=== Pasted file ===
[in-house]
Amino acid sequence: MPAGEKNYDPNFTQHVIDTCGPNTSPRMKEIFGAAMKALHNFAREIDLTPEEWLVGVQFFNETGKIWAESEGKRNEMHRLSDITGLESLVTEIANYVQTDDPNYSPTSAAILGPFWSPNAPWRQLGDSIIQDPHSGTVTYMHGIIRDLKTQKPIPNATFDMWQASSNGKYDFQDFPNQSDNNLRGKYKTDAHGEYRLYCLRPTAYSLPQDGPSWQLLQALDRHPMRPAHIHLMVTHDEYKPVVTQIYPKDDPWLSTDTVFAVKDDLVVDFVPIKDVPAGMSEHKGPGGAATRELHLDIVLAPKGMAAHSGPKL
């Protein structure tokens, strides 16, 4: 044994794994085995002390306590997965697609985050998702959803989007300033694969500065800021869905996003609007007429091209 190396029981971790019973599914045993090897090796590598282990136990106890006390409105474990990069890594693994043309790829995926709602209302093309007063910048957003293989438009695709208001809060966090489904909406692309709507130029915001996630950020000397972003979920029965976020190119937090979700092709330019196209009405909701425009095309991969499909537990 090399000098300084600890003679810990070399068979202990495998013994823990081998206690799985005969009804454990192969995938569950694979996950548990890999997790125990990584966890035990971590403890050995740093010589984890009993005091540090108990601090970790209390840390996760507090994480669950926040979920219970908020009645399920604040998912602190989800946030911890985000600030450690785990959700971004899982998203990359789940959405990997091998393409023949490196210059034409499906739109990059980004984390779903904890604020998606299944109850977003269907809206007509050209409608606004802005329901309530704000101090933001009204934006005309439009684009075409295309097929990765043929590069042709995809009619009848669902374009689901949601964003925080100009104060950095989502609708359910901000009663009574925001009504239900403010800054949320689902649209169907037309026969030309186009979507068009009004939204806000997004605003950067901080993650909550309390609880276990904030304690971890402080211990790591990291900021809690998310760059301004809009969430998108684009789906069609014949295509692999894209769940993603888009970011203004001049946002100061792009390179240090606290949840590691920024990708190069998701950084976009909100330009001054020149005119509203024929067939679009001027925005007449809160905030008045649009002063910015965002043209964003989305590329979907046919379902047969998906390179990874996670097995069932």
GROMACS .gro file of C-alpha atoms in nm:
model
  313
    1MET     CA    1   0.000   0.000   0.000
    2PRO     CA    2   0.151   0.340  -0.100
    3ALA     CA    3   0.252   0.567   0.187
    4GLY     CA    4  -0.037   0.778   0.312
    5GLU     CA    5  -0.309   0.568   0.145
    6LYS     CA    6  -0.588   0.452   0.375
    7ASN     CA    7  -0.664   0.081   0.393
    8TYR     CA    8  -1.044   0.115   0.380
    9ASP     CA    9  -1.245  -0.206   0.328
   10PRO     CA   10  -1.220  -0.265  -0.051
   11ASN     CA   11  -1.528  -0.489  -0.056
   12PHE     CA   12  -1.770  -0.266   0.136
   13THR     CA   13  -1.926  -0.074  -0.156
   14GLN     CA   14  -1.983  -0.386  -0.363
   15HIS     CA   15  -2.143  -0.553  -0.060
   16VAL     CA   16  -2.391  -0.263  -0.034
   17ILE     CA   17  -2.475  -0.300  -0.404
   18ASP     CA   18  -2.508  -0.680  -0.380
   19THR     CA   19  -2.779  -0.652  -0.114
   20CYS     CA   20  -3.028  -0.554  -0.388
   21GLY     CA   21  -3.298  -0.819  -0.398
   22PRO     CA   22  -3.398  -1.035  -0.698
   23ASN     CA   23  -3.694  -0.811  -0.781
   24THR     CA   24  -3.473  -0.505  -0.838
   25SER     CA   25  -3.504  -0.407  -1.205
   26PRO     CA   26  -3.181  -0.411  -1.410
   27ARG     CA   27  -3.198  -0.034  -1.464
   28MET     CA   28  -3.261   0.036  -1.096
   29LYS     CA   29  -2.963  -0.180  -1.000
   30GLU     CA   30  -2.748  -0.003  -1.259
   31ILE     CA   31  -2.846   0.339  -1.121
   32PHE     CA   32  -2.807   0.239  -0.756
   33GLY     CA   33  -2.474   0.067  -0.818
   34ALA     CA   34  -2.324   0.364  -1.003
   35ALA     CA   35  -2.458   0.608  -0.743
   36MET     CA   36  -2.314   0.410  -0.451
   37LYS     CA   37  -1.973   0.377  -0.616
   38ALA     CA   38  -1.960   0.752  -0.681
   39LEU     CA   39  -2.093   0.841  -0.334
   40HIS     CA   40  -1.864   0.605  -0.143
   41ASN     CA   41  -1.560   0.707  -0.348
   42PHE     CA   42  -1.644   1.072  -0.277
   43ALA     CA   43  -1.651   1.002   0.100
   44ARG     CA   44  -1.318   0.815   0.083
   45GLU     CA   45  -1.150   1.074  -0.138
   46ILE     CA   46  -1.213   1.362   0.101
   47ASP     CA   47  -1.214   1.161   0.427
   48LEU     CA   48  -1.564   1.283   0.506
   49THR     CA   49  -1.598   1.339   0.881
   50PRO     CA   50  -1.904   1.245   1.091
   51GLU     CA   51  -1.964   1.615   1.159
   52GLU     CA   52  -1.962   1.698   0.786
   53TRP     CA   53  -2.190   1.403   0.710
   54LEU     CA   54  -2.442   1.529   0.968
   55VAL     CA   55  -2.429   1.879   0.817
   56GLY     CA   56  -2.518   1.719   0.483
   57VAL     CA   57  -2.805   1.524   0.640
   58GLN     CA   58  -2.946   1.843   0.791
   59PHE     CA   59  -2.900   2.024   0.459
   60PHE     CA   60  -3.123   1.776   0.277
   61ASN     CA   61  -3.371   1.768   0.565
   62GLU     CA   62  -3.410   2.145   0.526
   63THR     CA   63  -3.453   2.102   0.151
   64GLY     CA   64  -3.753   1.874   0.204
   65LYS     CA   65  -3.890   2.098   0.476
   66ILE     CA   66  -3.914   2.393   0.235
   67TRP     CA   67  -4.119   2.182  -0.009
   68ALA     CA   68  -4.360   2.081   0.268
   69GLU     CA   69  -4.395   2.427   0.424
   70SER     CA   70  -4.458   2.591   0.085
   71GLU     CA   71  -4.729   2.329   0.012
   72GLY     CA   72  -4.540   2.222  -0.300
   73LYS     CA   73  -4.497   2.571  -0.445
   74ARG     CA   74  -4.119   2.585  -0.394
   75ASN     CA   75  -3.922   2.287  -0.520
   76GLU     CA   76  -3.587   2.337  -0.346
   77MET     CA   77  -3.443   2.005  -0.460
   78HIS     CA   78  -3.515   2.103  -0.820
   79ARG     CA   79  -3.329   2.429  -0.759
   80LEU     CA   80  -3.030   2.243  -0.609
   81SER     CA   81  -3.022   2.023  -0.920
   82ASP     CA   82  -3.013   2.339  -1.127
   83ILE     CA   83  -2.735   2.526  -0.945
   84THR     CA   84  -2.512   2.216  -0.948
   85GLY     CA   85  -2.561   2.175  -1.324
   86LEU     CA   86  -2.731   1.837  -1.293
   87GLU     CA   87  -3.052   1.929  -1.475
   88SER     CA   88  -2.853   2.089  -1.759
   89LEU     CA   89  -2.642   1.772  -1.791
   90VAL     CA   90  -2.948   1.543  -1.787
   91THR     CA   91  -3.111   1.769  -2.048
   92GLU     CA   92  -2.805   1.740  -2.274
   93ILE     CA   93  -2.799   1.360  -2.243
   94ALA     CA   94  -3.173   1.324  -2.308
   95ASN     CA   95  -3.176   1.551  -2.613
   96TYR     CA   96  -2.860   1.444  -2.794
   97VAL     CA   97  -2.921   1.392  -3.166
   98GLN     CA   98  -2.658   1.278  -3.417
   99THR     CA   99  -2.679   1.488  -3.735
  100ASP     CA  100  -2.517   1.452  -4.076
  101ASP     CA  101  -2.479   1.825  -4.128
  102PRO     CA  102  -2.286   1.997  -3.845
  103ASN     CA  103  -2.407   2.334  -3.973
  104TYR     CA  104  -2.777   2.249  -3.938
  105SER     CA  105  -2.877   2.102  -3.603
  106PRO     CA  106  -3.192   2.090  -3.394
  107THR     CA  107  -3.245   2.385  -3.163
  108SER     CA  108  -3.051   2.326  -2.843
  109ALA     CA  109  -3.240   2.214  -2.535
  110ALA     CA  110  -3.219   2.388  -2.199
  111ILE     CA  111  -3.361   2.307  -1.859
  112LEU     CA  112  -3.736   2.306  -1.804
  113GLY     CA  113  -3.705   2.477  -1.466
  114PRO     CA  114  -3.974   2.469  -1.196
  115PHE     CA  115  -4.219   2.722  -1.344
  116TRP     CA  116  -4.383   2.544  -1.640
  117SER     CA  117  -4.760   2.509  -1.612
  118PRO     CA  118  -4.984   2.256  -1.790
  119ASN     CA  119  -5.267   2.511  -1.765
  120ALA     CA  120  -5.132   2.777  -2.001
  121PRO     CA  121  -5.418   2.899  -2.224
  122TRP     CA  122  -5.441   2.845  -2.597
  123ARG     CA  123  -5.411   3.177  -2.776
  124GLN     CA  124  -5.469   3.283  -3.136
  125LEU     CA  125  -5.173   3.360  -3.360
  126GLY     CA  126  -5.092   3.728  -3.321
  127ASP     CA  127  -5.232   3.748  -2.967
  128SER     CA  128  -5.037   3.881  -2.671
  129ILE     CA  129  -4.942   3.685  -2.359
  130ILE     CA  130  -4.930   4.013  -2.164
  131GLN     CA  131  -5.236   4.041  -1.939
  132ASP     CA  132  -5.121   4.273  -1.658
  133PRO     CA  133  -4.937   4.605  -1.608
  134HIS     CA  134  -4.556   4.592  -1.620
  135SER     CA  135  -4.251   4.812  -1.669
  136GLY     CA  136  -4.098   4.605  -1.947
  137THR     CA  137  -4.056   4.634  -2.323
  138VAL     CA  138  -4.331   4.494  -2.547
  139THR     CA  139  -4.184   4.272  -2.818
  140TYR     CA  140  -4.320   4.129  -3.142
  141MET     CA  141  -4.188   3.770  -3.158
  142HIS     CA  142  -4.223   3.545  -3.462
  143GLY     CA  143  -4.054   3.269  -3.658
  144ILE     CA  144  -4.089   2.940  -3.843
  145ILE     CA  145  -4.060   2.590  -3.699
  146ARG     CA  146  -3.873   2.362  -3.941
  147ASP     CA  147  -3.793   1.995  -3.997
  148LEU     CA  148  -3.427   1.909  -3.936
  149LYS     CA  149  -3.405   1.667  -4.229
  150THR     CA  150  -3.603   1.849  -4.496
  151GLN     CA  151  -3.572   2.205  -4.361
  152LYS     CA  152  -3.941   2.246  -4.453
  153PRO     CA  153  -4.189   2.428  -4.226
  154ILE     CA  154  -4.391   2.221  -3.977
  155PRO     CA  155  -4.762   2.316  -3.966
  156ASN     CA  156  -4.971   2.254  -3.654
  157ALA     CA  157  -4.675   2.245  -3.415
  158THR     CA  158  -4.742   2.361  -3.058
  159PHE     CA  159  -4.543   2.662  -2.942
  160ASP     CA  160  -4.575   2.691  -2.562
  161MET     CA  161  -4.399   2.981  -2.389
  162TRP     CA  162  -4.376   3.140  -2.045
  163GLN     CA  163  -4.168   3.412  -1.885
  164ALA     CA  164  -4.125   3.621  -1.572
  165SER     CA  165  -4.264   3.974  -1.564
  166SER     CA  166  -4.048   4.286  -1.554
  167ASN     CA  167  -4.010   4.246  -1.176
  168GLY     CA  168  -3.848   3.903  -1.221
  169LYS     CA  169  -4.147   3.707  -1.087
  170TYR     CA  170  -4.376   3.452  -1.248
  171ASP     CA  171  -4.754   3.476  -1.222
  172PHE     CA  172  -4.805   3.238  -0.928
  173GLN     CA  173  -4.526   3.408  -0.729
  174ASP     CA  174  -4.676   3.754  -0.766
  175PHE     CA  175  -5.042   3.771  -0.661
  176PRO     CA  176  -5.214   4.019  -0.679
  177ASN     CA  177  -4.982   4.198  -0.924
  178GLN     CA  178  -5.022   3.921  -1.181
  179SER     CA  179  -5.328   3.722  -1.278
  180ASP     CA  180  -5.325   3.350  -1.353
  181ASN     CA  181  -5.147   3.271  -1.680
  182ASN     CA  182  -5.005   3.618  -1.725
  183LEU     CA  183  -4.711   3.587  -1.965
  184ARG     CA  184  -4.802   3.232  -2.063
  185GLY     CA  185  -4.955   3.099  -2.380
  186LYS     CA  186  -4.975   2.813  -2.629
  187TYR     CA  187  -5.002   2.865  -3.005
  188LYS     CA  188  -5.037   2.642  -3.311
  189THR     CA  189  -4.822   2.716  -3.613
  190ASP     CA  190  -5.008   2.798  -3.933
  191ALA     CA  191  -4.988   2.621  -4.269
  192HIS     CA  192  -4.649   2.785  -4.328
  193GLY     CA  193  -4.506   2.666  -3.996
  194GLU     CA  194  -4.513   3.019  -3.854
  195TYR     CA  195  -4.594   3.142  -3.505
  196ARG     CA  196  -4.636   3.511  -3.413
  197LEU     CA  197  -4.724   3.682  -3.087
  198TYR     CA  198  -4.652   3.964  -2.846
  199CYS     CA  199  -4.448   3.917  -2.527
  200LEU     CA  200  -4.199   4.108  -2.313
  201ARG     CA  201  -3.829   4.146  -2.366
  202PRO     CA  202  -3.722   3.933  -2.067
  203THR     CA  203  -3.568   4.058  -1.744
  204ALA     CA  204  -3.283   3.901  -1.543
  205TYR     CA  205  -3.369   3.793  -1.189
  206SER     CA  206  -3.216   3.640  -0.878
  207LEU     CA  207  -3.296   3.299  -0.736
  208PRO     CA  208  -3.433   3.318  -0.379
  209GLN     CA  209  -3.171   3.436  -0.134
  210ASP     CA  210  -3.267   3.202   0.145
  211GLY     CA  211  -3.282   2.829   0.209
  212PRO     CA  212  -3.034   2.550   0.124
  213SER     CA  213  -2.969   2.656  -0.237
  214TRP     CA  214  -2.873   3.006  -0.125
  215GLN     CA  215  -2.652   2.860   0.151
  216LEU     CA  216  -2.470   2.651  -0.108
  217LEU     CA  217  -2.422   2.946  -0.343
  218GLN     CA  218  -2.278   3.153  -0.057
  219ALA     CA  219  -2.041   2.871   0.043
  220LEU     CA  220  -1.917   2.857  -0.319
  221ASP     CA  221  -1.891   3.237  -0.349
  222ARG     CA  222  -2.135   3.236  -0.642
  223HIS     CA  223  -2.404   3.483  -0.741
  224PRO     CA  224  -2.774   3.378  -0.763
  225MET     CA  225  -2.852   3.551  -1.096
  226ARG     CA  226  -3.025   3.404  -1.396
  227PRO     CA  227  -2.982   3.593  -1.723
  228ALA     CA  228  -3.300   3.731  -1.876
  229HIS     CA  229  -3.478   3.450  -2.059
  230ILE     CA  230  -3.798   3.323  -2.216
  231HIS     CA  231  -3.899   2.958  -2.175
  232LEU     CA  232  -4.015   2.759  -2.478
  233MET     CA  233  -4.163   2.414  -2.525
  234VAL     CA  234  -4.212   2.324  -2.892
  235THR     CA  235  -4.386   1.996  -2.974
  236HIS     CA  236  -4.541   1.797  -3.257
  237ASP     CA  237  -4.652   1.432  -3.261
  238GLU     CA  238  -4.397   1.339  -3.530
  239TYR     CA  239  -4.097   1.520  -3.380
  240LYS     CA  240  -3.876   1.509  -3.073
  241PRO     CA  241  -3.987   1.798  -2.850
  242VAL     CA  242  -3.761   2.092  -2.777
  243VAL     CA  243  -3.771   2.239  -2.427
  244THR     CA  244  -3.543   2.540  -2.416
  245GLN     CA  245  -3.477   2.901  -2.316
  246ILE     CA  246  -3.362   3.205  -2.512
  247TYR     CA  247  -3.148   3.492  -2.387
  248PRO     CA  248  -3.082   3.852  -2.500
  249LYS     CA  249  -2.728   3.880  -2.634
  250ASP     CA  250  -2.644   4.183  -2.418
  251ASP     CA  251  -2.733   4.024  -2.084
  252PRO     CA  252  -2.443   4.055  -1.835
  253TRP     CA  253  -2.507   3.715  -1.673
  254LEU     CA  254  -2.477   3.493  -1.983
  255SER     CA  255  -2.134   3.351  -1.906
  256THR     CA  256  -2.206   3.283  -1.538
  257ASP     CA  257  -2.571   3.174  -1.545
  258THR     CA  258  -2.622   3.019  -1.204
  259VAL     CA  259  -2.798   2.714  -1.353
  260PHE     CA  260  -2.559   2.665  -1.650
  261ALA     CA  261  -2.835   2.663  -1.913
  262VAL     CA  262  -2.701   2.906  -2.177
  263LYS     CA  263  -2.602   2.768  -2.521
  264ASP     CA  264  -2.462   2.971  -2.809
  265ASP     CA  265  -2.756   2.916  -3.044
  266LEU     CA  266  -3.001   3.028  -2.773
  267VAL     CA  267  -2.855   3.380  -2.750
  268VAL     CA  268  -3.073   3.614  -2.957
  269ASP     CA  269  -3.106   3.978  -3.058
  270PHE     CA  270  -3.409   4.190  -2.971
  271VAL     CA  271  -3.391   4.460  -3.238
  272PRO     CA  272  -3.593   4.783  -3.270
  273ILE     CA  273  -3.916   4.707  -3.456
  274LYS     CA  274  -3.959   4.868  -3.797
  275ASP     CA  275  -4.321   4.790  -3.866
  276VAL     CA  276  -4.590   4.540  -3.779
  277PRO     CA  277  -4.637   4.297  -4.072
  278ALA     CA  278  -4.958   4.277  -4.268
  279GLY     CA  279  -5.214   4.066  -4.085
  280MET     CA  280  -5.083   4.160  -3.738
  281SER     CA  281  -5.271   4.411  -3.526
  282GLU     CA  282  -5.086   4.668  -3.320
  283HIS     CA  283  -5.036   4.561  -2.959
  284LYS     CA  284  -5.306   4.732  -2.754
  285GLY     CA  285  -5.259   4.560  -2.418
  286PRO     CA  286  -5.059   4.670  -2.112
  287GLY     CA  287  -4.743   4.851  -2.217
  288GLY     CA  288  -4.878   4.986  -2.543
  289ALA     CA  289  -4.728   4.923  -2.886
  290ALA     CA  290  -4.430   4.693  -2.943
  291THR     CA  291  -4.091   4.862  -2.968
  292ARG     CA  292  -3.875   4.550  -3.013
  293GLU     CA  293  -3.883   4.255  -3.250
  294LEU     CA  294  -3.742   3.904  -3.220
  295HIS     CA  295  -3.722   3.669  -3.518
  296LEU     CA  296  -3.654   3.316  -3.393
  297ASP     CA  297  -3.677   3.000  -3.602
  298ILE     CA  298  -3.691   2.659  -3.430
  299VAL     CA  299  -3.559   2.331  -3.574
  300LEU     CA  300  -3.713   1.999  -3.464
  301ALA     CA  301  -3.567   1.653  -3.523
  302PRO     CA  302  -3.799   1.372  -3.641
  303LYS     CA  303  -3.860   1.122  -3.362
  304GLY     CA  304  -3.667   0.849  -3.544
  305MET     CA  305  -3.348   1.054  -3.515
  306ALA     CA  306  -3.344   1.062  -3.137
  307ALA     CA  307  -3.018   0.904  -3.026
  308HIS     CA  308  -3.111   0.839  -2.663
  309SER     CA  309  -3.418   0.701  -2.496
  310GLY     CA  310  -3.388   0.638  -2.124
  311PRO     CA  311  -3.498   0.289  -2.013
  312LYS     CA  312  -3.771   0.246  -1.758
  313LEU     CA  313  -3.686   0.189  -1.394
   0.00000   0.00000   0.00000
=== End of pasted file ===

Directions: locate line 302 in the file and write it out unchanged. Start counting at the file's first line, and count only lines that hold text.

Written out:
  296LEU     CA  296  -3.654   3.316  -3.393